Sorting out the low-risk cancers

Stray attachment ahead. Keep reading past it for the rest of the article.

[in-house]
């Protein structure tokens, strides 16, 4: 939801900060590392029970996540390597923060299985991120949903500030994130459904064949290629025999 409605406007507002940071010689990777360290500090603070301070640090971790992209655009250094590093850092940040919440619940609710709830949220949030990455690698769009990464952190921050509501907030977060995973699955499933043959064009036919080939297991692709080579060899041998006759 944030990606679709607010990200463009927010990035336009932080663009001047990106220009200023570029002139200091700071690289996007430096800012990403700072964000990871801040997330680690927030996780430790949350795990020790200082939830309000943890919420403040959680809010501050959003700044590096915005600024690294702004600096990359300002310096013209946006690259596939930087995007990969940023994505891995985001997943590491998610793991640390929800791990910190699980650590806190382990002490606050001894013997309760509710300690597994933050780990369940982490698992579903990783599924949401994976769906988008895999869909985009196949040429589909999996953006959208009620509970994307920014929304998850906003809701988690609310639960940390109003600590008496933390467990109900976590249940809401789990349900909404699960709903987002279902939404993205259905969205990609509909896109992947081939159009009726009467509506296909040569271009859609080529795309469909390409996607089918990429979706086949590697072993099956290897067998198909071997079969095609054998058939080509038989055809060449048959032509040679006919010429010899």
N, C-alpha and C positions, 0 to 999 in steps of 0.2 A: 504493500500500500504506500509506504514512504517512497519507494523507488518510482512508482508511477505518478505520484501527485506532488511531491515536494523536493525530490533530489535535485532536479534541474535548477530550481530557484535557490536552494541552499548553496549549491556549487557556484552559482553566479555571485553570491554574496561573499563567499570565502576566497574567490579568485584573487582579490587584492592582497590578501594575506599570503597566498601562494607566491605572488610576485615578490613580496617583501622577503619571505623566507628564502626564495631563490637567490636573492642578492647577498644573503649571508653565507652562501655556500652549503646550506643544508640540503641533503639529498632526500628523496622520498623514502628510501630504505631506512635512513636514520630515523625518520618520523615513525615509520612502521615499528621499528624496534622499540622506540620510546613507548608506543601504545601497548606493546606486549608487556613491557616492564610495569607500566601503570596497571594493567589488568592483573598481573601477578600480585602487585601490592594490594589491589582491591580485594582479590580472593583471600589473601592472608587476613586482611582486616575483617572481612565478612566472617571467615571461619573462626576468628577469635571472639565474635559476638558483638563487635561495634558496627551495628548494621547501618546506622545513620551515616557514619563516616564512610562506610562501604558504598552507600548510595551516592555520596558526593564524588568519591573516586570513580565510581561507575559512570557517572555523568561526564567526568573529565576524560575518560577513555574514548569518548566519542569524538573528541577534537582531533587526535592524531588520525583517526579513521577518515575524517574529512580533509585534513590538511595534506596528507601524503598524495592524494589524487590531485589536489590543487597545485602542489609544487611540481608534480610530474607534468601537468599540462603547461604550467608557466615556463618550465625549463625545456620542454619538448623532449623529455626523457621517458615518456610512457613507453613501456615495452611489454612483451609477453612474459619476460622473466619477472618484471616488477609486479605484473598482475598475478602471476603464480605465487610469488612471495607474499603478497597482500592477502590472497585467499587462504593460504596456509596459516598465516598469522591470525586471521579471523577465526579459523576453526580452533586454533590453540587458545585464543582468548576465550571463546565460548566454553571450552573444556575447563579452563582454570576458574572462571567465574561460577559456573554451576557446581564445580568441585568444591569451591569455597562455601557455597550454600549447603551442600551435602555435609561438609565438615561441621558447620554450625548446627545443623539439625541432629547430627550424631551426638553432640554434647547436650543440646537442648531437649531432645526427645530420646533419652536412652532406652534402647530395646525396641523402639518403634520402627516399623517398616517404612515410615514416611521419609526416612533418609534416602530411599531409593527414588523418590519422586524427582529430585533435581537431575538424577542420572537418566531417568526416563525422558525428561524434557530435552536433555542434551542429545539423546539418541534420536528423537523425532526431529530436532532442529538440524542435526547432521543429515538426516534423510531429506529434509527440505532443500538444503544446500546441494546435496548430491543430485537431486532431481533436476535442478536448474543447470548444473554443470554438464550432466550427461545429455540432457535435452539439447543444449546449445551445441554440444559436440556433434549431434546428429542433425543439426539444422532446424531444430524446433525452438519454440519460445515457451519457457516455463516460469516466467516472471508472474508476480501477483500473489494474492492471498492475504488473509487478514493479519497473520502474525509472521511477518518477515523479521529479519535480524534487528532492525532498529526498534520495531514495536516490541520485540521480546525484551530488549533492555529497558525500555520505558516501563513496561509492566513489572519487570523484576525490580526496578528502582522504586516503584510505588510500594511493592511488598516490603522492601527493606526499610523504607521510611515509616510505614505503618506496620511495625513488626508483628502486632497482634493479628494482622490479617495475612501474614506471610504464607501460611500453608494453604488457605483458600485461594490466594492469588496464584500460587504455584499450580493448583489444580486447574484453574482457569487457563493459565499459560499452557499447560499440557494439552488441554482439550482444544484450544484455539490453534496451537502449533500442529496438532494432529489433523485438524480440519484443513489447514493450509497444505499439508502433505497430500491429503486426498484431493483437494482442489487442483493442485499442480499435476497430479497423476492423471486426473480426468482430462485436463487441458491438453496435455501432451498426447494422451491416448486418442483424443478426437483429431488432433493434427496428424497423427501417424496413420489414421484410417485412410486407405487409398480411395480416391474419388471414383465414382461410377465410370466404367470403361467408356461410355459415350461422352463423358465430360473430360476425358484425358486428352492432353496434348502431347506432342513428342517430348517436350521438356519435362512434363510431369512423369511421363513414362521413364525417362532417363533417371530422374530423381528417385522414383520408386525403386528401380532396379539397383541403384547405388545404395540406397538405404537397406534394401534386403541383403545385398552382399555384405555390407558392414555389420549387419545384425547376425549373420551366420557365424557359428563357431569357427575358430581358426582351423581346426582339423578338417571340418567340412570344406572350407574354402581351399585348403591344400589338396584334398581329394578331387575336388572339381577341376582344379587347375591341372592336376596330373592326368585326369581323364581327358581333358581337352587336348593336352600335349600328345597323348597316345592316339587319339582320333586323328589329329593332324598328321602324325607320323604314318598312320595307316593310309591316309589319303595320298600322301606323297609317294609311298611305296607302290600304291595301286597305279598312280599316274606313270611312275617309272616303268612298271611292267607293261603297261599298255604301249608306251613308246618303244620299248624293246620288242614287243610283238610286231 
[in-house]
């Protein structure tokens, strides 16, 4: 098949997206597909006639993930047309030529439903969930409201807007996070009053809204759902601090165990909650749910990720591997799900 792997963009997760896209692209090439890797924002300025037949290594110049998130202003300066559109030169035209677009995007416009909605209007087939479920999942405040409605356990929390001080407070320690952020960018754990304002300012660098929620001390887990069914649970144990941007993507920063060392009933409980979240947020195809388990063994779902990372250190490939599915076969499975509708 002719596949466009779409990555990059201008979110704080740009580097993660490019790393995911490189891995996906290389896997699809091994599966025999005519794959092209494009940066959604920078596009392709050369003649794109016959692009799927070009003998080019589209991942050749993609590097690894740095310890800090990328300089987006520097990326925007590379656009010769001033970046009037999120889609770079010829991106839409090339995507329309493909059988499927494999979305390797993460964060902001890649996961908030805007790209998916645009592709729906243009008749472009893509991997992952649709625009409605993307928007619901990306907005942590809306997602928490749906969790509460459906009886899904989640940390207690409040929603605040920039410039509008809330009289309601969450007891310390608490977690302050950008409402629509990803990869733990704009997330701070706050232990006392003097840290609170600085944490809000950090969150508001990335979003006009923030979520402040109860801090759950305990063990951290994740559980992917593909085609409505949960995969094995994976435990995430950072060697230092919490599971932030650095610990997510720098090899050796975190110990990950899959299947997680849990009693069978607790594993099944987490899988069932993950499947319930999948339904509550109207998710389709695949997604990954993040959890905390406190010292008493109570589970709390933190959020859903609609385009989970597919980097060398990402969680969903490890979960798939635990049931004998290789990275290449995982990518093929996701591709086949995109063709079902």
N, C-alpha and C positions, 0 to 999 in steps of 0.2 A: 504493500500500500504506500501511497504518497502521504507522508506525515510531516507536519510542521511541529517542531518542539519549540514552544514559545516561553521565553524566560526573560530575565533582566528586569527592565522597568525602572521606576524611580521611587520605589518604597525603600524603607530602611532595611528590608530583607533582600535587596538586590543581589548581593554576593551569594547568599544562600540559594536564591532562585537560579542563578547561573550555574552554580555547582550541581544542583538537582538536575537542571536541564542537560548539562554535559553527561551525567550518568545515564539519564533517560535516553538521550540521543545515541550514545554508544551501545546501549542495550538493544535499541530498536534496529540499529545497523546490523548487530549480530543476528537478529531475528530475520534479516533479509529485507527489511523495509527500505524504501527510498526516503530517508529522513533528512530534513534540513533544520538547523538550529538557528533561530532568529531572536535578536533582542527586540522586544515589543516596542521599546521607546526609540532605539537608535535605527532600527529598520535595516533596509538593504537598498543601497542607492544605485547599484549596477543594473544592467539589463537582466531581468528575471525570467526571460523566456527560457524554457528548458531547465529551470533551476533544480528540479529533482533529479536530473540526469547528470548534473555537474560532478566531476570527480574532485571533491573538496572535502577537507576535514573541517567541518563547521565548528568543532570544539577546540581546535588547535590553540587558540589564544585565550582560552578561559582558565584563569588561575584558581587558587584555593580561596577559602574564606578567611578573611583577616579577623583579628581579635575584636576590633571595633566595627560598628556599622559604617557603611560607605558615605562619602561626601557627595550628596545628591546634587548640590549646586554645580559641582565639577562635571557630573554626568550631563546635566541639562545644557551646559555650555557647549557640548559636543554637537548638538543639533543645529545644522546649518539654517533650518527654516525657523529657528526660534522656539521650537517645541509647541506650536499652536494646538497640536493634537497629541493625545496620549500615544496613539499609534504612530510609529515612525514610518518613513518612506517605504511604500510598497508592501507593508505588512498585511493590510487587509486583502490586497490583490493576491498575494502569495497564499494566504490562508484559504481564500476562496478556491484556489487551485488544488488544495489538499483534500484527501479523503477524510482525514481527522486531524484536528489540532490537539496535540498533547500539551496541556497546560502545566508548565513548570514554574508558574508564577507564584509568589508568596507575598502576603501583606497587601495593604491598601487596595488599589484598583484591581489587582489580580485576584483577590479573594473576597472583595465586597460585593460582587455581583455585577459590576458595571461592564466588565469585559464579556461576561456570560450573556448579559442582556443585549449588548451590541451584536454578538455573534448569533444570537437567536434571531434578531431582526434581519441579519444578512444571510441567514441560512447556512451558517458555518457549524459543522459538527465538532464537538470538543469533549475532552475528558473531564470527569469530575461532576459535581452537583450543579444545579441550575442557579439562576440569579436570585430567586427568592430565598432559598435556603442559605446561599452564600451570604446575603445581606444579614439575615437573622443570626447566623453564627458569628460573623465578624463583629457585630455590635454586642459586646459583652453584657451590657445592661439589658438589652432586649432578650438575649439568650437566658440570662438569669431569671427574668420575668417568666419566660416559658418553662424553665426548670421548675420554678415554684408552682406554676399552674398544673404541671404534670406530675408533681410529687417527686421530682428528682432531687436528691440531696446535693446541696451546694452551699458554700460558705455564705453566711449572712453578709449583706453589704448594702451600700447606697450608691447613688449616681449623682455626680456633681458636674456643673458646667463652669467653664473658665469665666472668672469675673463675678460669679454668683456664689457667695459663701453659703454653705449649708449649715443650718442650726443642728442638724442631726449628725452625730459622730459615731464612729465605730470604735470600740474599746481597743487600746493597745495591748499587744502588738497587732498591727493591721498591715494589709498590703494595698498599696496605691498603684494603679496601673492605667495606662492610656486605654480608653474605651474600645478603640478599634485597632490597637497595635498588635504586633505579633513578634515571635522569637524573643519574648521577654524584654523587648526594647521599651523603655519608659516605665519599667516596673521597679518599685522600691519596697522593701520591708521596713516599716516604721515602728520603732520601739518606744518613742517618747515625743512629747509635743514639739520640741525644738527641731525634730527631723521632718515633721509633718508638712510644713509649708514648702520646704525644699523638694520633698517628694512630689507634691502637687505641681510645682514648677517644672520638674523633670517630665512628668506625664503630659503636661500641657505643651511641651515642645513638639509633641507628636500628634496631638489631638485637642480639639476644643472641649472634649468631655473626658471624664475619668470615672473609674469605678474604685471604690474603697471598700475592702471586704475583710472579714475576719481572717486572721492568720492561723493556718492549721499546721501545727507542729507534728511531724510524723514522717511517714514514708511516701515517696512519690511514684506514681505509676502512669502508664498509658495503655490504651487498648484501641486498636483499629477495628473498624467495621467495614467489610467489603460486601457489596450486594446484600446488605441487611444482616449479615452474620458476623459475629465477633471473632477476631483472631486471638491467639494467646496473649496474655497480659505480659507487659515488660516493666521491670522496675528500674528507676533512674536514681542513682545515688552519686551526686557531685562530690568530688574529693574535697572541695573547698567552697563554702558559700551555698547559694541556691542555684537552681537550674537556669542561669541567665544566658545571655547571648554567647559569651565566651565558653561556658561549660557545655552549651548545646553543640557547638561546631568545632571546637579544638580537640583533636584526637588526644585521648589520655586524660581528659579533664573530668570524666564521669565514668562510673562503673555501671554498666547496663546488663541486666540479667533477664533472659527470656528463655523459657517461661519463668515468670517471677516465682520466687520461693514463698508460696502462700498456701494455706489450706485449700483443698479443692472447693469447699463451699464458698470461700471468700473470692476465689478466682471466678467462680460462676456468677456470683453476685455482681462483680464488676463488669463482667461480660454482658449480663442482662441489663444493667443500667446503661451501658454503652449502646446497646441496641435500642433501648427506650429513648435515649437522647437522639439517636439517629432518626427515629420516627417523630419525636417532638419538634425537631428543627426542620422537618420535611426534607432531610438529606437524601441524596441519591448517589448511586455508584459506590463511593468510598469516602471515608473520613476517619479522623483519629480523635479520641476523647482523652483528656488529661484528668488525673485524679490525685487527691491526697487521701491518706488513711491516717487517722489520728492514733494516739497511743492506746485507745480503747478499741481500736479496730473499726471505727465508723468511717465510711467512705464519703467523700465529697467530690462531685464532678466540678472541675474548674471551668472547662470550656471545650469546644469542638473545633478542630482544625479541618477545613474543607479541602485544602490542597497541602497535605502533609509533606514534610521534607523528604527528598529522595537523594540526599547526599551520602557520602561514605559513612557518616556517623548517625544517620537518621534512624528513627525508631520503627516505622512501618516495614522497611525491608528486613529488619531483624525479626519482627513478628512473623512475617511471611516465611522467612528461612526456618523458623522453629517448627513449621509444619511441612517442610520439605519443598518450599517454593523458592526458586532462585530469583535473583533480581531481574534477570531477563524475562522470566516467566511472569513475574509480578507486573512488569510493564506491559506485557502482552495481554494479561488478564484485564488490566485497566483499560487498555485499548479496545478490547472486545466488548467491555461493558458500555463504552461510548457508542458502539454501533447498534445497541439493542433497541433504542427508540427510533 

There is so much attention on the aggressiveness and dangers of cancer – and rightly so, as it is a major cause of death in our society. However, there is a flip side to this story – a diverse group of low-risk cancers, or "precancers" that could in some cases even be better left undiagnosed, as the treatment may actually cause more harm than good. These types of malignancies include diagnoses like "in situ" or "non-invasive" cancers that are commonly seen in the breast, prostate and cervix, or "borderline ovarian tumors." In many cases, they do not have the potential to invade other tissue or to spread, so they don't carry the same risks of illness and death. Some have even advocated that we rename these diseases without using the words "carcinoma" or "cancer," which bring out fear and anxiety and also motivate patients, as well as clinicians, to carry out more aggressive treatments. However, these low-risk cancers can sometimes co-exist with more dangerous invasive (or infiltrating) cancers, and as they are typically treated with surgical removal, there can still be recurrences over the course of time, which can be either in situ or invasive. They rarely can result in death. However, these bad outcomes are unusual enough that when one looks at large population statistics for many of the in situ types of cancer, survival rates are indistinguishable from the normal population. So, what are medical experts and even some patient advocates now saying? The messages are mixed as there is controversy that balances the small risks of these cancers against side effects of diagnosis and treatment. For one, there are calls for modifying our cancer screening procedures – this is particularly true for breast and prostate cancer, where "overtreatment" of harmless cancers carry significant short- and long-term side effects. We also need to develop better imaging and tissue-based tests to identify the rare aggressive cancer hiding among a sea of low-risk cases. Finally, we need to make sure that physicians and the public are up to date on the latest recommendations and developments in this area, as it will continue to evolve.